Hey, did you hear about the preschool that has its students doing fractions by the time they enter kindergarten?

If not, good, because it’s not true… at least, I hope not. To be honest, such a scenario doesn’t seem so far-fetched given our drive to plunge children into academics as soon as they can sit up. The earlier the better, right?

Angela Hanscom made such an assumption with her daughter, but as she writes in the The Washington Post, that assumption was dead wrong.

“Like many other American parents, I had an obsession: academic success for my child. Only, I was going about it completely wrong. Yes, my daughter would later go on to test above average with her academic skills, but she was missing important life skills. Skills that should have been in place and nurtured during the preschool years. My wake-up call was when the preschool teacher came up to me and said, ‘Your daughter is doing well academically. In fact, I’d say she exceeds expectations in these areas. But she is having trouble with basic social skills like sharing and taking turns.’ Not only that, but my daughter was also having trouble controlling her emotions, developed anxiety and sensory issues, and had trouble simply playing by herself!”

As Ms. Hanscom discovered, her daughter was not an anomaly in this area, for other preschool children were experiencing the same trouble. In fact, a longtime preschool teacher informed her that today’s children were more clumsy, frustrated, and had shorter attention spans than those she had dealt with in earlier decades.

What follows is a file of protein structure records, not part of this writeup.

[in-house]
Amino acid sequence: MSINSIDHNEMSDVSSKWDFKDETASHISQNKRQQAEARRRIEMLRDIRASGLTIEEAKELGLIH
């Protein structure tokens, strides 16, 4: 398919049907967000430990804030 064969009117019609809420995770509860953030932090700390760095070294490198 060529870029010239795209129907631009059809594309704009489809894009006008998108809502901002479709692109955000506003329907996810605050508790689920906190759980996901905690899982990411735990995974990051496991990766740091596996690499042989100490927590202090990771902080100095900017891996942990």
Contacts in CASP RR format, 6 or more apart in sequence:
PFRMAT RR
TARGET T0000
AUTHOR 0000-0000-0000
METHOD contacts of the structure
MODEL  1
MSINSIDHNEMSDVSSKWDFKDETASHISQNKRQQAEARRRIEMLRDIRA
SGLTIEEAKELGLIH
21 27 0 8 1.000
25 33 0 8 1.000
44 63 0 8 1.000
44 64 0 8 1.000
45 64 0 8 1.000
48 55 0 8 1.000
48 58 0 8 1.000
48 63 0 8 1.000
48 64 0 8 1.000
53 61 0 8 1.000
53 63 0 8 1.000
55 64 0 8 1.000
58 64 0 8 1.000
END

What’s missing these days? The opportunity for “free play” opportunities – specifically outside. Angela writes,

“In fact, it is before the age of 7 years — ages traditionally known as ‘pre-academic’ — when children desperately need to have a multitude of whole-body sensory experiences on a daily basis in order to develop strong bodies and minds. This is best done outside where the senses are fully ignited and young bodies are challenged by the uneven and unpredictable, ever-changing terrain.”

Perhaps this is why the ancient Greeks held off on formal schooling until age 7, or why compulsory school laws – written long ago, but still on the books – don’t require students to go until that age. Those who implemented these policies recognized that many children are not mentally, physically, or emotionally ready to jump into academic learning at earlier ages. Instead, giving them a few more years to mature, grow, and play on their own enables them to take off and excel.

But do today’s adults follow the wisdom of the past? Not necessarily. As Angela notes, today’s adults “try and fix the problem that could have been prevented in the first place.”

“When children reach elementary school, we practice special breathing techniques, coping skills, run social skill groups, and utilize special exercises in an attempt to ‘teach’ children how to be still and to improve focus.

If children were given ample opportunities to play outdoors every day with peers, there would be no need for specialized exercises or meditation techniques for the youngest of our society. They would simply develop these skills through play. That’s it. Something that doesn’t need to cost a lot of money or require much thought. Children just need the time, the space, and the permission to be kids.”

Would you agree? Is Angela Hanscom correct that young children need more time to develop through unstructured play times?

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